By Chris Goldberg
Phillylacrosse.com, Posted 3/2/17
Brendan Clark said he doesn’t know how to fully thank his friends, and the Springside Chestnut Hill Academy and lacrosse community for supporting him while battling a brain tumor.
“It (the support) has been overwhelming and I am speechless,” said the senior lacrosse standout. “I can’t say enough to thank you all.
“Really, that’s what’s driven me every single say to keep a smile on my face and make it through. There is a youth team in Massachusetts that I never heard of that donated (to my Go Fund me page) and wrote, ‘Brendan, you are in our prayers and thoughts.’ It’s been mesmerizing how much everybody has come together to show support for somebody, some who don’t even know me.
“I would feel hopeless without the support of my friends. My thanks go out to anyone that has continued to support me in this journey. They truly are the reason I push forward and stay positive.”
Clark’s journey the past six weeks has been most treacherous and painful, but the progress he has made since undergoing surgery to remove about 90 percent of a brain tumor that partially lodged into his cerebellum has been remarkable.
Clark was so sick in late January that he had to vomit for hours one morning and suffered from severe migraines for several weeks before an MRI revealed his tumor was pushing on a cyst so large it was pressing on the fourth ventricle, cutting off the pathway for spinal fluid to flow from his brain and through his spine.
Clark, a four-year starter and Wagner College signee, had the tumor removed 16 days ago at Jefferson Hospital in Philadelphia by Dr. David Andrews, after being transferred from Reading Hospital.
He has since recovered more quickly than he had ever imagined.
Although Clark still has to go back to possibly receive undergo radiation treatment, he hopes to play lacrosse later this season as Springside Chestnut Hill Academy looks to be a factor in the rugged Inter-Ac League with a team that has many Division I signees and commits.
“My parents asked me for a short-term goal and I said I want to play lacrosse again … next month,” said Clark, of a conversation he had 2 weeks ago after the tumor was removed.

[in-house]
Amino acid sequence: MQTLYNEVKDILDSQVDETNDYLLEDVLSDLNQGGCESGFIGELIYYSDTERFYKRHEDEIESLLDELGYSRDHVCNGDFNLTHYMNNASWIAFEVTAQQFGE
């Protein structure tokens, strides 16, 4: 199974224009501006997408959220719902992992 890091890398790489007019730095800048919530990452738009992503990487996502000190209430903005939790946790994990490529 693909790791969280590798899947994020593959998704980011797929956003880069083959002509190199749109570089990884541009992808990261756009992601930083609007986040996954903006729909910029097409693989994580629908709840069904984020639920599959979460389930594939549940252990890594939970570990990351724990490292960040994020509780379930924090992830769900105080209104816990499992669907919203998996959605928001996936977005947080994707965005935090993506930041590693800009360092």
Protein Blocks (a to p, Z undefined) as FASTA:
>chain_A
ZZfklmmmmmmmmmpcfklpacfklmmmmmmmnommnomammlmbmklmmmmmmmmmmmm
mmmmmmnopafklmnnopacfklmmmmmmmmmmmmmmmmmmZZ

Clark’s doctor told him Wednesday he would need to wait six more weeks to play lacrosse, but he is pleased to be able to spend some time on the field with his friends and teammates as the Blue Devils gear for their March 14 opener at St. Joseph’s University vs. mighty Hill Academy (Ontario), last year’s top-rated team.
What’s more, Clark said he will return to school on Monday for at least a period as he builds back his stamina and strength for studies. Clark, though, is used to handling adversity.
Since he was 10, Clark has suffered from migraines because it’s believed the tumor began growing then. He said he has, since then, had to go to the school nurse regularly for headaches.
“Once I was off medications (last week) I told my parents that it was first time n 10 years that I felt nothing (no pains) in my head.”
Clark – who now has a titanium plate in place of some bone in his skull – made a trip to the doctor’s office Monday and was told he will go back for a follow-up in about 2 months to decide the on the next steps to terminate the residual tumor.
Clark’s fight to recover has created a major swirl of support in the lacrosse community and beyond. His Go Fund Me page raised over $37,000 to offset medical bills and travel expenses.
Clark specifically wished to thank his friends and family from the Springside Chestnut Hill Academy community.
Amazingly, Clark drives 65 miles twice a day from his Wyomissing home outside Reading. He has dyslexia and found Springside CHA through the lax community and his club coach, Billy McKinney at TripleH and is grateful for the school and the educational support it has provided him. What’s more, he has been able to play high-level lacrosse and earn a spot on a Division I school knows for its academics.
This year Springside CHA’s lineup includes experience and talent that Clark believes can help the Devils make some noise in the region.
“I have high hopes,” he said. “If we come together as a team we could surprise the entire conference.”
One of Clark’s best friends and teammates at SCHA, Zach Messerle, said the school community has been there through every step for his buddy.
“All of us, from the lacrosse team to friends across all grades, came to visit him everyday,” Messerle said. “We actually packed his room with so many people that the nurses had to kick some people out. He loved to see faces, he didn’t care who it was, he just wanted to entertain people.
“The community was hit pretty hard. A lot of people care for Brendan and it was good to see everybody come together to support him. I think this whole situation put the bigger picture into perspective for a lot of people. It brought all of us closer together and we want to play for Brendan because he can’t play.
“To us it gave a bigger meaning to the word ‘family’ which is one we often use during our season. It made us appreciate the chance we have to play, and we all can’t wait to have Brendan back on the field with us. As for winning and losing, we set our goals high for this year and we are determined to accomplish this. As Brendan would want, we’re going to continue to push for greatness even with this happening.”